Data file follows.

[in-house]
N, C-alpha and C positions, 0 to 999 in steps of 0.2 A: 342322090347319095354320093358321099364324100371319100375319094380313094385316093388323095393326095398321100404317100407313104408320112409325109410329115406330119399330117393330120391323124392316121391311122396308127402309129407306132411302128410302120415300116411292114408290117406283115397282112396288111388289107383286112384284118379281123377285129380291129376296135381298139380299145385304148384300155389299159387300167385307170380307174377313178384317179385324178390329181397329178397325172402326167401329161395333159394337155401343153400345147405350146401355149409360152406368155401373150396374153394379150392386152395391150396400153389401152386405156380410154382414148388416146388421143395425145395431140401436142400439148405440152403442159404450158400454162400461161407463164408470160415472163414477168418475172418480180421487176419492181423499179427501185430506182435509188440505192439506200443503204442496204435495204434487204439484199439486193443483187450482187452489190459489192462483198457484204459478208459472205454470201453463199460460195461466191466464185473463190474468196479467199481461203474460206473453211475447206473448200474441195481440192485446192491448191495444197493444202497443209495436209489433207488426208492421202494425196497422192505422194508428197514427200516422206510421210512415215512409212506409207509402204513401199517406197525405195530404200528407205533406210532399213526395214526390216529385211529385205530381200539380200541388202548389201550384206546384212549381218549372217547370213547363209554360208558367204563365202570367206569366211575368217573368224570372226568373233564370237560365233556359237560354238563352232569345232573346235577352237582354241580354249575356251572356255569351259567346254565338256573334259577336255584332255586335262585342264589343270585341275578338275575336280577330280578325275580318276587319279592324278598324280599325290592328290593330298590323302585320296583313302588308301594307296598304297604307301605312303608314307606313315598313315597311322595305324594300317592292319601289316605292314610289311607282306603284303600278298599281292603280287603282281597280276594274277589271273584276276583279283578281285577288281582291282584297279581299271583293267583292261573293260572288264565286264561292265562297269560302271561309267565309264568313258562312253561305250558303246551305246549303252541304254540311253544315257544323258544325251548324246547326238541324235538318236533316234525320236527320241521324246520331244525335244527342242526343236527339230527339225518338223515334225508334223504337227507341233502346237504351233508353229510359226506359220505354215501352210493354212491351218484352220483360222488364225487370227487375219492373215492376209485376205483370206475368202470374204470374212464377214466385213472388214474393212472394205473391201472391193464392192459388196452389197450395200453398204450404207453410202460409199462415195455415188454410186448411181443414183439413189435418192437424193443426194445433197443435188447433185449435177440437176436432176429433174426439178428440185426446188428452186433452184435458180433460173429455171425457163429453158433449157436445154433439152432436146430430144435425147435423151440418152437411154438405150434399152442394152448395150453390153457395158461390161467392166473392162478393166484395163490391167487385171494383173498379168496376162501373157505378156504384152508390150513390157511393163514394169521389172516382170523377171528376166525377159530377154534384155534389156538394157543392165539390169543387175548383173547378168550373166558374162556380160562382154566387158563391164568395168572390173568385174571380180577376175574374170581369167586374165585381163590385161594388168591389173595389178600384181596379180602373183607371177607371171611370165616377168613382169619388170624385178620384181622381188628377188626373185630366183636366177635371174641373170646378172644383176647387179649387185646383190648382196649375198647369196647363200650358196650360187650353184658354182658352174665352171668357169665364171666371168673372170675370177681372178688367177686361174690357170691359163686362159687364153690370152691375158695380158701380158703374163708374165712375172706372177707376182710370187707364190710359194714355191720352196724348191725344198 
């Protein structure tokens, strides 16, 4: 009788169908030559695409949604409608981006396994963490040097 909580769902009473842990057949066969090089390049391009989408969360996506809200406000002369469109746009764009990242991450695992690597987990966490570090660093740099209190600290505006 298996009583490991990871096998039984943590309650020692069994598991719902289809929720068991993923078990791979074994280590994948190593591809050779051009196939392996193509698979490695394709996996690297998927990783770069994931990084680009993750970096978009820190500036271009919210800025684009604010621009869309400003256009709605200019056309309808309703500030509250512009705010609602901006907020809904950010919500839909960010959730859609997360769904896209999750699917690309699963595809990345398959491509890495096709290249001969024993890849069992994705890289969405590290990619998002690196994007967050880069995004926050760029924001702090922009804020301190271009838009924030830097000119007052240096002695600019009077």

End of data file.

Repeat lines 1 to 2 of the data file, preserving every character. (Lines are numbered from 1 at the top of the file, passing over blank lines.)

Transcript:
[in-house]
N, C-alpha and C positions, 0 to 999 in steps of 0.2 A: 342322090347319095354320093358321099364324100371319100375319094380313094385316093388323095393326095398321100404317100407313104408320112409325109410329115406330119399330117393330120391323124392316121391311122396308127402309129407306132411302128410302120415300116411292114408290117406283115397282112396288111388289107383286112384284118379281123377285129380291129376296135381298139380299145385304148384300155389299159387300167385307170380307174377313178384317179385324178390329181397329178397325172402326167401329161395333159394337155401343153400345147405350146401355149409360152406368155401373150396374153394379150392386152395391150396400153389401152386405156380410154382414148388416146388421143395425145395431140401436142400439148405440152403442159404450158400454162400461161407463164408470160415472163414477168418475172418480180421487176419492181423499179427501185430506182435509188440505192439506200443503204442496204435495204434487204439484199439486193443483187450482187452489190459489192462483198457484204459478208459472205454470201453463199460460195461466191466464185473463190474468196479467199481461203474460206473453211475447206473448200474441195481440192485446192491448191495444197493444202497443209495436209489433207488426208492421202494425196497422192505422194508428197514427200516422206510421210512415215512409212506409207509402204513401199517406197525405195530404200528407205533406210532399213526395214526390216529385211529385205530381200539380200541388202548389201550384206546384212549381218549372217547370213547363209554360208558367204563365202570367206569366211575368217573368224570372226568373233564370237560365233556359237560354238563352232569345232573346235577352237582354241580354249575356251572356255569351259567346254565338256573334259577336255584332255586335262585342264589343270585341275578338275575336280577330280578325275580318276587319279592324278598324280599325290592328290593330298590323302585320296583313302588308301594307296598304297604307301605312303608314307606313315598313315597311322595305324594300317592292319601289316605292314610289311607282306603284303600278298599281292603280287603282281597280276594274277589271273584276276583279283578281285577288281582291282584297279581299271583293267583292261573293260572288264565286264561292265562297269560302271561309267565309264568313258562312253561305250558303246551305246549303252541304254540311253544315257544323258544325251548324246547326238541324235538318236533316234525320236527320241521324246520331244525335244527342242526343236527339230527339225518338223515334225508334223504337227507341233502346237504351233508353229510359226506359220505354215501352210493354212491351218484352220483360222488364225487370227487375219492373215492376209485376205483370206475368202470374204470374212464377214466385213472388214474393212472394205473391201472391193464392192459388196452389197450395200453398204450404207453410202460409199462415195455415188454410186448411181443414183439413189435418192437424193443426194445433197443435188447433185449435177440437176436432176429433174426439178428440185426446188428452186433452184435458180433460173429455171425457163429453158433449157436445154433439152432436146430430144435425147435423151440418152437411154438405150434399152442394152448395150453390153457395158461390161467392166473392162478393166484395163490391167487385171494383173498379168496376162501373157505378156504384152508390150513390157511393163514394169521389172516382170523377171528376166525377159530377154534384155534389156538394157543392165539390169543387175548383173547378168550373166558374162556380160562382154566387158563391164568395168572390173568385174571380180577376175574374170581369167586374165585381163590385161594388168591389173595389178600384181596379180602373183607371177607371171611370165616377168613382169619388170624385178620384181622381188628377188626373185630366183636366177635371174641373170646378172644383176647387179649387185646383190648382196649375198647369196647363200650358196650360187650353184658354182658352174665352171668357169665364171666371168673372170675370177681372178688367177686361174690357170691359163686362159687364153690370152691375158695380158701380158703374163708374165712375172706372177707376182710370187707364190710359194714355191720352196724348191725344198 